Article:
It takes practice to become proficient at social confidence. Although there are people are naturally confident, the majority of us are not and must develop skills to overcome social anxiety and shyness in order to network thoroughly.
Master the Art of First Impressions
Research indicates that you have a very small window of time, as little as 30 seconds, in which to establish a connection regarding you, your company or a product.
Although a first impression can change over time, it is difficult to change one that is negative. The brain is wired to fit things into “boxes” created during initial assessment rather than let other details contradict or call into question that initial impression. Therefore, it is critical to master the art of first impression if you want your networking to be successful.
In fact, a Princeton University psychologist conducted an experiment in which he had people look at a microsecond of video of a political candidate in 2005. The subjects predicted with 70 percent accuracy who would win the election after watching just one microsecond of tape.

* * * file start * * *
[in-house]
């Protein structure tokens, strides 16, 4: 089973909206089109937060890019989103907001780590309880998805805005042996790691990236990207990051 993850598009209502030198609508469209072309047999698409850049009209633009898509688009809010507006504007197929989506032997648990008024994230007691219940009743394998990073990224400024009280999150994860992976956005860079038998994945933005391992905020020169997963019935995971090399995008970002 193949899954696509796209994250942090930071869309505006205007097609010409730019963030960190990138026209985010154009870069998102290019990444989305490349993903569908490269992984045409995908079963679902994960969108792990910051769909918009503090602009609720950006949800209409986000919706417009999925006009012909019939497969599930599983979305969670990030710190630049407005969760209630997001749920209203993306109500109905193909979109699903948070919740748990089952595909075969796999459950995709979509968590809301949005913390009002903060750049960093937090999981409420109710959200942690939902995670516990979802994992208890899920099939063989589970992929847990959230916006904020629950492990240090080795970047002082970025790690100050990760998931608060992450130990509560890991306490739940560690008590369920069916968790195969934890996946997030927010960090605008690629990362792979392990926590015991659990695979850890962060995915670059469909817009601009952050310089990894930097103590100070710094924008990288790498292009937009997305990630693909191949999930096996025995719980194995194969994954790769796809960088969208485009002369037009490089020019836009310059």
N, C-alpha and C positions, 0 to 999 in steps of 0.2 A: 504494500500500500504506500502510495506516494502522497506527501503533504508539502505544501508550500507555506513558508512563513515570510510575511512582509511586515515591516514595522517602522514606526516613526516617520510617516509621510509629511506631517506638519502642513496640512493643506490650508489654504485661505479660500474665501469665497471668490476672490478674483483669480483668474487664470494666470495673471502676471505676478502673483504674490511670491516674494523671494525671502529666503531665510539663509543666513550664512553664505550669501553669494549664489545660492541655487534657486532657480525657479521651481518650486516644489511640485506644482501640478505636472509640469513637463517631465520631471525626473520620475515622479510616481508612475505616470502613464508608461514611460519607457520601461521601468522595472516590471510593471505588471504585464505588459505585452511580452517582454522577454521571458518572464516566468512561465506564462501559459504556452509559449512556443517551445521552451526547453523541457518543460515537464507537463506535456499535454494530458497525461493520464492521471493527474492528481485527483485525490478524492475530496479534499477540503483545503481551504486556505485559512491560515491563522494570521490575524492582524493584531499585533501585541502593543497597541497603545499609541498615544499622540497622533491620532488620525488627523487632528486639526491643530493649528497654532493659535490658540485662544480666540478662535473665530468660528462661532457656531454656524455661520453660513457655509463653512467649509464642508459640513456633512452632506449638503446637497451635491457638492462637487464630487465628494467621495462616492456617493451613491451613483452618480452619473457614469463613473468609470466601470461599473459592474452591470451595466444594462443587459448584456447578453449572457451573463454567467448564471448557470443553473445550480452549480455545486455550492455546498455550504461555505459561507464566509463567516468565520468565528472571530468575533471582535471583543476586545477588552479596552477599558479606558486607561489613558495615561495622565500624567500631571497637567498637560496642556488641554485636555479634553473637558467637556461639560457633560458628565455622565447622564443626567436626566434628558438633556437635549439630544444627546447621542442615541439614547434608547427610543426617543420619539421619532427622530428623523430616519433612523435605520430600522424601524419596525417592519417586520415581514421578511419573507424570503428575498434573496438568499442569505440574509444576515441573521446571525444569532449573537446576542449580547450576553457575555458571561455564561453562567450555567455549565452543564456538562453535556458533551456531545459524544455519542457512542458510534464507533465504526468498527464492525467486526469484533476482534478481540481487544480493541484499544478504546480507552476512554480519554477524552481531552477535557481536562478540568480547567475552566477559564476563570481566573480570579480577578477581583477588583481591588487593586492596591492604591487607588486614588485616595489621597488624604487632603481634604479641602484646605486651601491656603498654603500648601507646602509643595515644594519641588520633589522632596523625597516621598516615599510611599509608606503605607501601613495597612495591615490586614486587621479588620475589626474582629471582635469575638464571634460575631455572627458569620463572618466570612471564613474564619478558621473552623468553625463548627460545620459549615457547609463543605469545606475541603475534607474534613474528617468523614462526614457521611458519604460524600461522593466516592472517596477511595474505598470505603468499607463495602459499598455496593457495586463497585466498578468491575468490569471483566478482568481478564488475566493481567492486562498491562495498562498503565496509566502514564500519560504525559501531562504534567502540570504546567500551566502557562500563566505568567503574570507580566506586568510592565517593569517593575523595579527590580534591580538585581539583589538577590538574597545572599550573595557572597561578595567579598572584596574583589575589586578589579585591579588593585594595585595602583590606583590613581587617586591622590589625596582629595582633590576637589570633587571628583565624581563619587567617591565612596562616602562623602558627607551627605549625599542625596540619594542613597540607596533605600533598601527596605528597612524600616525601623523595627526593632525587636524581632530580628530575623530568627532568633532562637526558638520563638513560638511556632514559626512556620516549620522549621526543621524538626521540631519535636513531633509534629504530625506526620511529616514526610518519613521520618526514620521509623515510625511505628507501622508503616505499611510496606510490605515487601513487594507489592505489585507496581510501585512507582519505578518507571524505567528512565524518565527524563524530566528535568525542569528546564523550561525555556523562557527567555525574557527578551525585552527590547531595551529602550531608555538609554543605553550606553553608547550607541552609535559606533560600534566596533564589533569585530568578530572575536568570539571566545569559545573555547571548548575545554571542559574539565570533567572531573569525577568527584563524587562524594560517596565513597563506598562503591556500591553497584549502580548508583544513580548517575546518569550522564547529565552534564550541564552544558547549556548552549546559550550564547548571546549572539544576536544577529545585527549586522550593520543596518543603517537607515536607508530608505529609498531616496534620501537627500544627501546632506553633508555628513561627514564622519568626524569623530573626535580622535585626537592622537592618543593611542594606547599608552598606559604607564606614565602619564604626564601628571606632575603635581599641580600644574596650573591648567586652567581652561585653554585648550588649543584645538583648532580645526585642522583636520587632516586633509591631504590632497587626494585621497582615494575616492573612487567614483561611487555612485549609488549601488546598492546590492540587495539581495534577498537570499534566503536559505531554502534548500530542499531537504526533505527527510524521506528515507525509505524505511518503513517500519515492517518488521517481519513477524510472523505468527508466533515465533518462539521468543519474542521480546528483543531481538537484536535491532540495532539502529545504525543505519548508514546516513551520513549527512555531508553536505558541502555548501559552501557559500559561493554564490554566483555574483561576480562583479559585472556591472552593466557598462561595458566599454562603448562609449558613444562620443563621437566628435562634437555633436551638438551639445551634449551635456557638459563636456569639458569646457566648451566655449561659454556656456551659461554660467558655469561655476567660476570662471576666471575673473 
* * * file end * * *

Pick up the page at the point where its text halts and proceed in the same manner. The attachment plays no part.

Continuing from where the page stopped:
There are three components to a good first impression. They include:
- Strong and positive emotion – If the emotion felt by the other person when they meet you is strong and positive, you begin with a good foundation to build on. If the impression is weak, the foundation will also be weak.
- Memorable – People are bombarded with information constantly, so if information you give them is not memorable, that first impression will be replaced in their mind with one that is.
- Accurately Reflects You – You don’t want to be something you are not, so it is important to be authentic and genuine when you first meet someone. If you are not, you run the risk of alienating someone who could be a valuable business asset.
There are several steps you can take that will improve your chances of making a good first impression. They include: